** ½ out of 5
Rated PG-13 for sexuality, some crude humor, partying and language
Twentieth Century Fox Film Corporation
Article first published as Movie Review: The Internship on Blogcritics.
I can only imagine how difficult it must be to try and capture lightning in a bottle twice. Now imagine trying to do something like that in Hollywood. Eight years ago, Vince Vaughn and Owen Wilson paired up to deliver one of the biggest comedies of all time with Wedding Crashers. About $285 million worldwide later, it is inevitable that the two are back together to bring more yuks to the big screen. Unfortunately, this time they brought along director Shawn Levy who knows all too well how to make a bad movie — see Real Steal, Night at the Museum 2, The Pink Panther, Cheaper by the Dozen. His only tolerable films are the first Night at the Museum and Date Night. If you feel a little weary at all after reading those titles, then you may want to steer clear of his latest misfire, The Internship.
Billy (Vaughn) and Nick (Wilson) are suffering from a case of Live Free or Die Hard — they’re a Timex watch in a digital world; literally. They sell watches for a living and have just found out from the sale they’re trying to close that the business has gone under. Their boss (John Goodman) scoots them out the door because no one wears watches anymore; everyone just checks the time on their phones. (The irony here being that the colleague sitting next to me kept checking his watch for us as the movie slogged along.) Nick takes up his sister’s offer to go to work for her boyfriend (Will Ferrell) but he’s only there a few hours before Billy walks in and rescues him with an interview for an internship at Google.
Faking their way through the interview, they wind up at what appears to be the most laid back work facility this side of Pixar Animation Studios. Nick and Billy think they’ve got it made, but soon learn that the two know even less about computer skills than they thought. Taken under the wing of Lile (Josh Brener), along with outcasts Yo-Yo (Tobit Raphael), Stewart (Dylan O’Brien), and Naya (Tiya Sircar), they must make their way through the internship program together; even if Nick and Billy can’t stop dragging the team down. There are also subplots involving an arch nemesis (Max Minghella) and a love interest for Nick (Rose Byrne), but with the film clocking in at a whopping two hours — at least a half hour too long — you start to lose track of what’s going on and just wait for the movie to end.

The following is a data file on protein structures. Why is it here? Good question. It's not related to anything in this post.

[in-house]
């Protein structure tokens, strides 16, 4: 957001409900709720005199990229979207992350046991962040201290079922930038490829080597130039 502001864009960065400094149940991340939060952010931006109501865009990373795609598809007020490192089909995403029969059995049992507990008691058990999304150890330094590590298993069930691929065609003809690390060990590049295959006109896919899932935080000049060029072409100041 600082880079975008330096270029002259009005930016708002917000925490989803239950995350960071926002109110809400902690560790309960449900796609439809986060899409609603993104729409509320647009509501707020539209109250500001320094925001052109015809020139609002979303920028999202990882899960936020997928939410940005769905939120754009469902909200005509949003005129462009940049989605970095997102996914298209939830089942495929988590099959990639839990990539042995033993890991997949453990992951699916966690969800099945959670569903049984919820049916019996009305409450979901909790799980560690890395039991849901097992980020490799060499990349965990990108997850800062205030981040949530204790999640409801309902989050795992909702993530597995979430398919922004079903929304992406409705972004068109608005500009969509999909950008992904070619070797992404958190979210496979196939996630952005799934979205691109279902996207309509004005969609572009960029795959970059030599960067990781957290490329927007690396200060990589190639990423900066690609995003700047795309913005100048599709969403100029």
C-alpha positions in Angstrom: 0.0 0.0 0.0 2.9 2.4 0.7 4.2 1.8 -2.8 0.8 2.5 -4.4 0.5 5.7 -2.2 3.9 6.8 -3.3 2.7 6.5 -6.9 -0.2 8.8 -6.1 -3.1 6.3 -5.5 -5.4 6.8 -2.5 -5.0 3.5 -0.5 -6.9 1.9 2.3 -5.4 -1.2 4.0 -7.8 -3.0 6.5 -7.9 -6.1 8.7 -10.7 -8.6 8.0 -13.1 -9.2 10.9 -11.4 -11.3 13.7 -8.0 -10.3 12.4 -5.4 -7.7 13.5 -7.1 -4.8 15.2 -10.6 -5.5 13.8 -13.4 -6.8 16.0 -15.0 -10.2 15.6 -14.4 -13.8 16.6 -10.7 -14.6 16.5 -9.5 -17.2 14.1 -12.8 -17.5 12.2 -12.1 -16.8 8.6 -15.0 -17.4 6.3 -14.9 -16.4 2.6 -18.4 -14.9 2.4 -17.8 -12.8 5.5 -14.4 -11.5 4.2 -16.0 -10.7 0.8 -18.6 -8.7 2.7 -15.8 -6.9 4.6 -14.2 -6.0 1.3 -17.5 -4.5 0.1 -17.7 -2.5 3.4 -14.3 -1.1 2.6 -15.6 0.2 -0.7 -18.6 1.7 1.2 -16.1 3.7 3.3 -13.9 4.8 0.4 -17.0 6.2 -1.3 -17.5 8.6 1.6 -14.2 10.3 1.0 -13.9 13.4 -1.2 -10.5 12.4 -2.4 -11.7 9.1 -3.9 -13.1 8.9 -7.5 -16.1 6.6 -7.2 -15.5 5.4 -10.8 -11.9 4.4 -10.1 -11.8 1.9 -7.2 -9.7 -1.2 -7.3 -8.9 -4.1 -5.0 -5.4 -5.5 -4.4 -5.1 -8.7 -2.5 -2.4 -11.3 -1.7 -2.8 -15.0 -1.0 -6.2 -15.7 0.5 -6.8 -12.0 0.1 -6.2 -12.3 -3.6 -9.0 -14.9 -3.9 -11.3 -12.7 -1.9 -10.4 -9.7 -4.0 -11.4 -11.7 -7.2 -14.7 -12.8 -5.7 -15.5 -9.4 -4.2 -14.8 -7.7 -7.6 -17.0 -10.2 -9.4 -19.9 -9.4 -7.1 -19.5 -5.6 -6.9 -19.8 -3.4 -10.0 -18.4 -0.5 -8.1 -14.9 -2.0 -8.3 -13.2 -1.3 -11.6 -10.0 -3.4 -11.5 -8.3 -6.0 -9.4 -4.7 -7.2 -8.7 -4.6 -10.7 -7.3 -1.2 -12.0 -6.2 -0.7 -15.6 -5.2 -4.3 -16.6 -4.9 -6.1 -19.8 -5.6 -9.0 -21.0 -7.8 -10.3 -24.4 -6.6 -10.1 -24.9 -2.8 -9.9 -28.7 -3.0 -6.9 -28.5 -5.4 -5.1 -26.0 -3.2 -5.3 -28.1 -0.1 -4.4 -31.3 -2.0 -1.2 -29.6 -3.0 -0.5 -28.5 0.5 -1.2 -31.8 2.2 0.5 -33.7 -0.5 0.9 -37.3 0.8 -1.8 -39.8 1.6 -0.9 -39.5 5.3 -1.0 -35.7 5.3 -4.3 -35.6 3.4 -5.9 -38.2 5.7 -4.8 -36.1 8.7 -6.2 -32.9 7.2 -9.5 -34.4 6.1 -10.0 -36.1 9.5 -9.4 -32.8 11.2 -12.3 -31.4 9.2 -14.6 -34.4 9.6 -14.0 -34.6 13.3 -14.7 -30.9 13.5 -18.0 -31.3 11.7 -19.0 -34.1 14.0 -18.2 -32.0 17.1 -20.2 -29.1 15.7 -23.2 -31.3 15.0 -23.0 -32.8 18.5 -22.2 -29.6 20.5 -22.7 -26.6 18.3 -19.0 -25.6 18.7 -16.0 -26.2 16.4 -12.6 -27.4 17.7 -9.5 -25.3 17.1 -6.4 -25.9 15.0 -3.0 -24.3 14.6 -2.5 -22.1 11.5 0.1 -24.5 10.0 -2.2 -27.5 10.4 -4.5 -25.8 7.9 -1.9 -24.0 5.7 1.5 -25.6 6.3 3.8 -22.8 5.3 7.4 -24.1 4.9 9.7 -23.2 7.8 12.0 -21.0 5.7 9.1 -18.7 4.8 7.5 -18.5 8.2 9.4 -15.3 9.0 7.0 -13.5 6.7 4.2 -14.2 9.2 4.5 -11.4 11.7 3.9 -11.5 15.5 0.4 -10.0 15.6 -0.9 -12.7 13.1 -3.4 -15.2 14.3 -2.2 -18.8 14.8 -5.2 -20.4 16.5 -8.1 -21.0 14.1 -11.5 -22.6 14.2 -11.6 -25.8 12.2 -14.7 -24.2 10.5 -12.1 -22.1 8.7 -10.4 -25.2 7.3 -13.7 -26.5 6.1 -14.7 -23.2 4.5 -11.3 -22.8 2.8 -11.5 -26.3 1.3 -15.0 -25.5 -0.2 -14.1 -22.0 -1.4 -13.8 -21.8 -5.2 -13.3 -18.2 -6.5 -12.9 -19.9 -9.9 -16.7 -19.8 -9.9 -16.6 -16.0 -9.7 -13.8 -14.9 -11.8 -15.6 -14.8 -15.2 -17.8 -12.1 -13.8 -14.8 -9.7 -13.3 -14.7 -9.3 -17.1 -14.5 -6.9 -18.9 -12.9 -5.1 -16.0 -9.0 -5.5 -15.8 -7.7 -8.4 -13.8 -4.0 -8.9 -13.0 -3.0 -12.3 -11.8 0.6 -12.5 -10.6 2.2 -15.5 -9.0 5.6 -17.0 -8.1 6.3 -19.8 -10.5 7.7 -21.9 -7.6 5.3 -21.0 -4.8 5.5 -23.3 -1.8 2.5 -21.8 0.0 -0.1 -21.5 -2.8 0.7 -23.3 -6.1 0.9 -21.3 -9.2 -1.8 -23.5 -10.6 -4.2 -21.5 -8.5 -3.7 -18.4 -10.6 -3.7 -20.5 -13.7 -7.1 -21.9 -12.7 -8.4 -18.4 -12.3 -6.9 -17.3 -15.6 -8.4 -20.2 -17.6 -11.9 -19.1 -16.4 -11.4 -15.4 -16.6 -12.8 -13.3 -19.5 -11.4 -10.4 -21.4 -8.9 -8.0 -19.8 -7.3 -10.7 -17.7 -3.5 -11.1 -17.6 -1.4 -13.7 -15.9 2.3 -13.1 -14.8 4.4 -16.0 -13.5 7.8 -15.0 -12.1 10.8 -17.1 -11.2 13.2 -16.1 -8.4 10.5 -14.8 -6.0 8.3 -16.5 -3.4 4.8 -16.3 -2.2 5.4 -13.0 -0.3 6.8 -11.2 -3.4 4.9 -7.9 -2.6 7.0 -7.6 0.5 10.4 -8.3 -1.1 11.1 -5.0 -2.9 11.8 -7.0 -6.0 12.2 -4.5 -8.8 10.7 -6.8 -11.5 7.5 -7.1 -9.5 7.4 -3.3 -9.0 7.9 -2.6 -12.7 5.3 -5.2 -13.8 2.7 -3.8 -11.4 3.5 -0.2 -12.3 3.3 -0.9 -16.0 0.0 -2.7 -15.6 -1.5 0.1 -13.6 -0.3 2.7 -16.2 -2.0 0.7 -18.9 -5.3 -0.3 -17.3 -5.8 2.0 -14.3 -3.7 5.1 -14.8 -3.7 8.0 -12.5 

While The Internship does manage to squeeze out at least a few laughs, the biggest one it got from me was coincidental. Over the weekend, some friends discussed the infamous lisp of Barcelona, and I couldn’t help but laugh out loud when Vince Vaughn shouts out “Barthalona” at the beginning. With Vaughn listed as co-writer and producer, it’s no wonder he’s allowed to run wild through the movie, but just as Naya tells him at one point, “You’re just saying a lot of words really fast that don’t mean anything.” The same is sadly true of the whole endeavor. There’s also a barrage of 80s references that go way over the heads of the kids, especially considering how much the movie emphasizes that Billy and Nick are from some kind of stone age.
The supporting youngsters are very likable; Wilson and Byrne have at least a tiny bit of chemistry, but their scenes together are few and far between. Had they been working with a director who knows how to pull everything together (or had gotten back together with Wedding Crashers’ David Dobkin), maybe they could have pulled off the reunion we were hoping for. Being stunted with a PG-13 rating certainly doesn’t help either because fans of their last union will be looking for something far raunchier and definitely way funnier. In the end, The Internship just drags along, hitting every college comedy beat along the way, but without any jokes.